Professor Gregory Nagy
February 11, 2009
BLOOMINGTON, Ill. - At some point in every student's life, he or she encounters the adventure of the Greek myths, whether through the tales of Homer or the poetry of Sappho. Illinois Wesleyan University will celebrate that tradition by welcoming the nationally celebrated scholar of classical Greek Gregory Nagy, the Francis Jones Professor of Classical Greek Literature at Harvard University.
Nagy will present the keynote address for the Ides Lecture & Performance Series in Beckman Auditorium in The Ames Library (1 Ames Plaza) at 4 p.m. on Wednesday, March 4. The event is free and open to the public. His topic will be "The fragmentary Muse and the poetics of refraction in Sappho, Sophocles, Offenbach," which will compare the poetry of Sophocles, the songs of Sappho and the opera of Jacques Offenbach.
Professor Gregory Nagy of Harvard will compare the poetry of ancient poet Sapphos (above) to the works of Sophocles and the operas of Jacques Offenbach.
"It's exciting that students will have the chance to interact with one of the most important scholars of classical Greek literature in the world," said Director of Greek and Roman Studies Nancy Sultan, who was a student at Harvard under Nagy in the 1980s.
The Ides Lecture & Performance Series is sponsored by Illinois Wesleyan's Greek and Roman Studies. The series invites speakers and performers to campus in celebration of the Ides, which derives its name from the Roman calendar marking the full moon of each month. "Every March, we invite a keynote speaker who has made major contributions to the comparative field of Ancient Studies," said Sultan, noting Nagy is one of the world's leading authorities on Homeric poetry.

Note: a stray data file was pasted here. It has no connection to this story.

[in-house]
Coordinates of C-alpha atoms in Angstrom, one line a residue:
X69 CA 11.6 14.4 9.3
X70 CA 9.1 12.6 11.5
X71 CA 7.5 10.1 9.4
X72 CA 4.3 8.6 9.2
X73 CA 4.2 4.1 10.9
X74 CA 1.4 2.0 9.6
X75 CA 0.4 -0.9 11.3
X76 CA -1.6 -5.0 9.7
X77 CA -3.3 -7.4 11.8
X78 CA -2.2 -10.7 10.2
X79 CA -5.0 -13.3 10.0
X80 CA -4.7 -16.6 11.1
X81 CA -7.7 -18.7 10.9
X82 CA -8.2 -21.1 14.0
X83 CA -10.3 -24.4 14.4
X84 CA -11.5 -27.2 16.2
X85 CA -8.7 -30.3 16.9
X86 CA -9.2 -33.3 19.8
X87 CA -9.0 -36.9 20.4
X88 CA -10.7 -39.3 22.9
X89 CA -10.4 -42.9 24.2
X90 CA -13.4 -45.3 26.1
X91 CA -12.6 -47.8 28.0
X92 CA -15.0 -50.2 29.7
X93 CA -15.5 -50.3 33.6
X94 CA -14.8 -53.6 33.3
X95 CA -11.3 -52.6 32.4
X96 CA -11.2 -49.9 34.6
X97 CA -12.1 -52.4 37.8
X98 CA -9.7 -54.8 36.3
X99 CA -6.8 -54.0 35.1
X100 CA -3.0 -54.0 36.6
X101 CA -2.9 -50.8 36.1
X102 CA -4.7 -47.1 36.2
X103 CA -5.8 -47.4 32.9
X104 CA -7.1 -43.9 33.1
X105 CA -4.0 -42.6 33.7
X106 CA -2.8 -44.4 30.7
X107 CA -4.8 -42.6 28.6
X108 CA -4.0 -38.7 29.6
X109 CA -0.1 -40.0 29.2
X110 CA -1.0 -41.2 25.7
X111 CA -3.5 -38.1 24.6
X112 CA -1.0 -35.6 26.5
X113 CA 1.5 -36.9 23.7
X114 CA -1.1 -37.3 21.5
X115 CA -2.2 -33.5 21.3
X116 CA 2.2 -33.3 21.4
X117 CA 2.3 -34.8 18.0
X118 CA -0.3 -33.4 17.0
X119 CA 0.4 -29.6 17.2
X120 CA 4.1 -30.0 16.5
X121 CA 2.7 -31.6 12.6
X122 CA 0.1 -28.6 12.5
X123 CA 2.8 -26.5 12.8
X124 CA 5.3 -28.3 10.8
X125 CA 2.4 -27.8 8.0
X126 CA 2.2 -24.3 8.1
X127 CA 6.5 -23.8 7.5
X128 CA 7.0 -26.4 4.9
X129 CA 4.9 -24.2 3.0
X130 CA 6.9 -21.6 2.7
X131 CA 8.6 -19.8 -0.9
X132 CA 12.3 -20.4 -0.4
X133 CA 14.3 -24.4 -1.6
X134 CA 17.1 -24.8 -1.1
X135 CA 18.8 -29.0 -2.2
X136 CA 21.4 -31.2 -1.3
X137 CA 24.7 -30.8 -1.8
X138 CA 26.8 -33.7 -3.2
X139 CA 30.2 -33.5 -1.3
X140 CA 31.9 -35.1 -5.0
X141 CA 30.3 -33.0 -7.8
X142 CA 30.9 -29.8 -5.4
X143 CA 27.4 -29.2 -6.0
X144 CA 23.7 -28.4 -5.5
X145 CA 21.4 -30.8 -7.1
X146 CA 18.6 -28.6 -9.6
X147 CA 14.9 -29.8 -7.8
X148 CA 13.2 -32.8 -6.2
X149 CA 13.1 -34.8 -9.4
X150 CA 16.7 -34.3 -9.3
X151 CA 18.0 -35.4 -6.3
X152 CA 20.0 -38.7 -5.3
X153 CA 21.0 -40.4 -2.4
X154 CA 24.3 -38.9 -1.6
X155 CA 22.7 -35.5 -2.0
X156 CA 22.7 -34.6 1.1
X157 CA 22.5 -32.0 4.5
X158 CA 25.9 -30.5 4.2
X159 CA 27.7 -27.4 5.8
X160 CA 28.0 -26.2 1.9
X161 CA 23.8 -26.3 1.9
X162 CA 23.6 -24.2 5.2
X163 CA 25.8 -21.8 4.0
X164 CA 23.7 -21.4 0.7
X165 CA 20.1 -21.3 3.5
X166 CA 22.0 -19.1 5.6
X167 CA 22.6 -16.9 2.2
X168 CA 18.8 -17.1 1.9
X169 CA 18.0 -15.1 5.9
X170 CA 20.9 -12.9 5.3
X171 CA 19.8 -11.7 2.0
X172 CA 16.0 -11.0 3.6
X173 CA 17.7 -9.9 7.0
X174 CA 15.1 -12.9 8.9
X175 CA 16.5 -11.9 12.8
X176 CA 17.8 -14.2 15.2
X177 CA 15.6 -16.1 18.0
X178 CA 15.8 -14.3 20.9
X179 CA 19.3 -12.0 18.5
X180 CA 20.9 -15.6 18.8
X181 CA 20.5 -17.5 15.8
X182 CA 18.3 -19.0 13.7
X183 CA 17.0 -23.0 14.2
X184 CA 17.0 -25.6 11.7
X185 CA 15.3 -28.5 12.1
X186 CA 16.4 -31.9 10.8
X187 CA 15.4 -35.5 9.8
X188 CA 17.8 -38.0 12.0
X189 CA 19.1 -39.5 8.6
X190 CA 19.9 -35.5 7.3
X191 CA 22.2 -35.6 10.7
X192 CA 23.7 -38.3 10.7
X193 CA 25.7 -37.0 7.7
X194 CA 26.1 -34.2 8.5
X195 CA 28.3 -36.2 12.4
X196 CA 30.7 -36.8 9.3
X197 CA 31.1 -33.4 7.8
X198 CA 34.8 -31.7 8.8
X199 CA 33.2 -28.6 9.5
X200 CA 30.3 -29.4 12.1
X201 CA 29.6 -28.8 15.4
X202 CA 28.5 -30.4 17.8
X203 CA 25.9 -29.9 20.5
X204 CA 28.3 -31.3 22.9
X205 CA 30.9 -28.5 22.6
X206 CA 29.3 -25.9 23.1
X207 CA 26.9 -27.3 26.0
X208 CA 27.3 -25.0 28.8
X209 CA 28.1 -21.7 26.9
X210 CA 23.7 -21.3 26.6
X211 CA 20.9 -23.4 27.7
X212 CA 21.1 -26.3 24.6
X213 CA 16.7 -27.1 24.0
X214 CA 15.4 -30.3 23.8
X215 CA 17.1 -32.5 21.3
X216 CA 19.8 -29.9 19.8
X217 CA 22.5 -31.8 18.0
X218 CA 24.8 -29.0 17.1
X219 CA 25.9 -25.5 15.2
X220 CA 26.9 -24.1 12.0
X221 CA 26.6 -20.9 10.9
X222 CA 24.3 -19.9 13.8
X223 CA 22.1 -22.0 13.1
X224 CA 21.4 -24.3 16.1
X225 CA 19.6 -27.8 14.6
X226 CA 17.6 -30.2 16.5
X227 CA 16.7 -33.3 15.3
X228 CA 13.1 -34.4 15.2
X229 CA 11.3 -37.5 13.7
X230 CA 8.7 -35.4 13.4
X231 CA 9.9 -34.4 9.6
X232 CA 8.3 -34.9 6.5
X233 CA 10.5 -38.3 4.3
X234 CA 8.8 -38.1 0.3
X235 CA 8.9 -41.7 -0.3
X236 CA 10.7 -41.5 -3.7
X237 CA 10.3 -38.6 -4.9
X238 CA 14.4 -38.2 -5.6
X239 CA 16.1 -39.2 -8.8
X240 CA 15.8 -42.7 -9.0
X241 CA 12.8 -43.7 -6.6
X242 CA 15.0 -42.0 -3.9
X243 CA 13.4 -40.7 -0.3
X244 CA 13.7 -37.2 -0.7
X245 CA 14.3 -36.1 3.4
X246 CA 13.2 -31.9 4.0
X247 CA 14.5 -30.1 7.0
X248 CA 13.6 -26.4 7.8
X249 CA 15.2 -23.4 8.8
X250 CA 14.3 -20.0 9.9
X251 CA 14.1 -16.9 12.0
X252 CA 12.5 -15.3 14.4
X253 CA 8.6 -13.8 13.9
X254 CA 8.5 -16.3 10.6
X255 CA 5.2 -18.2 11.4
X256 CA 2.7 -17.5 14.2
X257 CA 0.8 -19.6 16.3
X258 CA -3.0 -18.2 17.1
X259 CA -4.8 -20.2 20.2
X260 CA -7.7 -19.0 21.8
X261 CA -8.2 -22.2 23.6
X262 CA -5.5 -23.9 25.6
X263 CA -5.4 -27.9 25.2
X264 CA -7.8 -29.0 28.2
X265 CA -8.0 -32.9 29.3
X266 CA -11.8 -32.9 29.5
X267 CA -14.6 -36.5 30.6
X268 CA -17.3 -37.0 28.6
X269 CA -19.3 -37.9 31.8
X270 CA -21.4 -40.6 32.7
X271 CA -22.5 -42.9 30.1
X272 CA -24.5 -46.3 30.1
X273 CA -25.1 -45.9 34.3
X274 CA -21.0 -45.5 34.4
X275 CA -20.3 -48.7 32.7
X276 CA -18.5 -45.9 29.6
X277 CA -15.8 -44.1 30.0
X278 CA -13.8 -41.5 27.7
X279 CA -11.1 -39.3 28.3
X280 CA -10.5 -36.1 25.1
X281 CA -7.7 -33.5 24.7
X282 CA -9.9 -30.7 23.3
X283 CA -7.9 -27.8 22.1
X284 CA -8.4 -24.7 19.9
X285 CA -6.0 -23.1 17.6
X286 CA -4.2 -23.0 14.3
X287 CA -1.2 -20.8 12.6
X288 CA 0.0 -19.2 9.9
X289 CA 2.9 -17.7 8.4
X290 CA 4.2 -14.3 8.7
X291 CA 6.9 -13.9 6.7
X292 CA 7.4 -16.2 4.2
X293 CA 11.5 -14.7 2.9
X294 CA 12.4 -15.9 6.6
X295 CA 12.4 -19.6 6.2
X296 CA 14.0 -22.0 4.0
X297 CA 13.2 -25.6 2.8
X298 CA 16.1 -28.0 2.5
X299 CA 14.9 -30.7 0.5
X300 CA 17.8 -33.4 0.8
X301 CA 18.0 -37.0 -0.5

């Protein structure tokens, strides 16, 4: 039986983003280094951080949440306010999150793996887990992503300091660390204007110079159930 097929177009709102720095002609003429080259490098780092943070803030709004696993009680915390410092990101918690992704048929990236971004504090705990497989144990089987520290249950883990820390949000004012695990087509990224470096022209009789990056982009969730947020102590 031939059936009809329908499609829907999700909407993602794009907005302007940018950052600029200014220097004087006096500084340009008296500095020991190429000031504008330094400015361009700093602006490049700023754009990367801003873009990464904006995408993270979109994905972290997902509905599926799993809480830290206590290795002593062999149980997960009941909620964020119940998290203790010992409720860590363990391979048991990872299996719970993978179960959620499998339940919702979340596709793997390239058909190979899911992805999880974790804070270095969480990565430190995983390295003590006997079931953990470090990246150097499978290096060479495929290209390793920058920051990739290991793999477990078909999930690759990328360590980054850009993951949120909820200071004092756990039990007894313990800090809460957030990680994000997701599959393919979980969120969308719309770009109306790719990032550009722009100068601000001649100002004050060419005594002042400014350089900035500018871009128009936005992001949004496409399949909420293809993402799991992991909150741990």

Nagy has been publishing studies of Homer for more than 30 years, with over 100 articles and books to his credit, including The Best of the Achaeans: Concepts of the Hero in Archaic Greek Poetry (The Johns Hopkins University Press, 1979 and 1999), which won the Goodwin Award of Merit from the American Philological Association; Greek Mythology and Poetics (Cornell University Press, 1990); Pindar's Homer: The Lyric Possession of an Epic Past (The Johns Hopkins University Press, 1990); Poetry as Performance: Homer and Beyond (Cambridge: Cambridge University Press, 1996); Homeric Questions (Austin: University of Texas Press, 1996) and Plato's Rhapsody and Homer's Music: The Poetics of the Panathenaic Festival in Classical Athens (Cambridge: Harvard University Press, 2002).
Contact: Rachel Hatch, (309) 556-3960